November 21, 2017 Mark Bornstein
One of my biggest pet peeves is when webinars are unnecessarily boring. So many people still have this idea of a webinar as a talking PowerPoint, delivered in a droll monotone by a presenter who would clearly rather be doing anything else. Bueller? Bueller? Bueller?* The presenter is not going to have any fun, so the audience better not either. To this, I say, HELL NO! Life is too short to deliver OR sit through a boring webinar.
There are so many ways to put a little pep in your webinars, and I have covered many of them in previous blog posts and presentations, but there is one idea that we haven’t talked about and that is gamification. Now, some of you are thinking that “gamifying” your webinars will distract from your incredibly important content, but the exact opposite is true. The more your audience is engaged, the more they will pay attention to what you are trying to say.
So how is this done? Are we integrating a Pac Man widget into webinar consoles now? Creative idea for a presentation, but no. However, all the interactive tools that we do have make for great opportunities to have some fun with your audience. Let me give you some examples of how I have done this in the past, starting with polling.
Most people use polls to take the pulse of viewers periodically throughout the webinar and that’s great. I love polls. But you can also use polls to turn less exciting reports or data into something more compelling.
Every year, ON24 releases our Webinar Benchmarks Report, which is loaded with tons of data on webinar usage. Some of it is really interesting and some of it is more…er…functional than interesting. I always deliver the results of the report in a big webinar (of course), and in the past, I have simply just relayed each of the benchmarks, slide by slide, nothing fancy. But one year, I decided to change it up by gamifying the entire webinar.
For each benchmark, I first pushed out a poll enabling the audience to guess the result. I would then push out their guesses and finally the actual benchmarks — often having a shared laugh at the accuracy, or disparity, of the guesses to the real result. The audience really enjoyed this and we had a ton of fun with the webinar. It also forced viewers to really think about the results, which I am sure enabled them to get more out of the benchmarks, and the webinar.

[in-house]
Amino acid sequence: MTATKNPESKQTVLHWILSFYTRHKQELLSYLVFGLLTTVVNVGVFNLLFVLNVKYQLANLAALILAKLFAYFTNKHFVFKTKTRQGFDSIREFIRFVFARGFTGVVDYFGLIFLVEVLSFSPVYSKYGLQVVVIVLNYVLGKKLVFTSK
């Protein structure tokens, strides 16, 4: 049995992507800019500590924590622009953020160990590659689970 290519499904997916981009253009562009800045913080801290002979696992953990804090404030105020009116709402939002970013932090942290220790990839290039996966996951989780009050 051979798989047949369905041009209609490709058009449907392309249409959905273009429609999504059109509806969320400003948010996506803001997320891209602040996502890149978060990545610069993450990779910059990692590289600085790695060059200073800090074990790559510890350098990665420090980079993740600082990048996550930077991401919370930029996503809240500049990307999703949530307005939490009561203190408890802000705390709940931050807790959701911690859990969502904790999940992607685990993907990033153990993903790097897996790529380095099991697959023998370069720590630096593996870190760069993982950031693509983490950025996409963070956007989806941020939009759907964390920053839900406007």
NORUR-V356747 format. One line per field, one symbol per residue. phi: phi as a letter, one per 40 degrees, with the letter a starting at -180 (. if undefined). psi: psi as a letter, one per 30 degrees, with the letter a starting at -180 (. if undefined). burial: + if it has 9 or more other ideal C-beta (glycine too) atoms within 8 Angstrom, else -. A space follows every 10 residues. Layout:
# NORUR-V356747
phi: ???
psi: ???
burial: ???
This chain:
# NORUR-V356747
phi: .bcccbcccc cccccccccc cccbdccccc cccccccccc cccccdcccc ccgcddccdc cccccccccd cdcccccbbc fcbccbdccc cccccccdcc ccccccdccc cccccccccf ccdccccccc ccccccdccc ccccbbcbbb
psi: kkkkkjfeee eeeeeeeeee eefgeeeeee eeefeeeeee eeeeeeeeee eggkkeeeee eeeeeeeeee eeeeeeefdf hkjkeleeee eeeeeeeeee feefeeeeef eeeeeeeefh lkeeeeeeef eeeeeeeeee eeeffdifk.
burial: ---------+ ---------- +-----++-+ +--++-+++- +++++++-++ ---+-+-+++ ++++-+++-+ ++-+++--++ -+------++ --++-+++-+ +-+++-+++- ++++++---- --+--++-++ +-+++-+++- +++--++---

Another fun way to add gamification to your webinars is by using the Q&A feature to do trivia with your audience. This can be done purely for fun or you can ask trivia questions that relate to your subject matter. It also enables you to give away prizes which people love and helps with branding.
In a recent webinar, I asked the audience a Game of Thrones-themed question (“If Jon Snow was the lead singer in a current rock band, which band would it be?”), and holy cow, the webinar exploded with engagement. We literally had hundreds of people send it a submission within five minutes of my announcing the question. Behind the scenes, I had co-workers select the best of the answers and then I picked a winner at the end of the webinar (you really want to know don’t you? The winner was “Imagine Dragons”). People really loved this and were tweeting about it for hours after. We sent out a t-shirt to the proud winner, and many of the viewers from that webinar have attended future webinars to have another crack at the trivia.
Now, there are some of you who are delivering webinars on very serious topics and may be worried that you need to maintain a certain “tone” that gamification would breach. Sure, sometimes. But gamification doesn’t have to be silly. You can simply ask your audience to be more involved in your webinar by challenging them to guess, suggest, or create feedback based on your content. You can use polls, Q&A, social media, group collaboration tools or come up with your own creative ways to get your audience to participate in your discussion — instead of passively watching it.
Webinars are magic for marketers because they offer a rare opportunity to truly engage your audience. A little gamification would certainly add more engagement and a whole lot of fun.
* If you don’t get this reference, you need to watch Ferrris Bueller’s Day Off immediately. Play hooky from work and do it.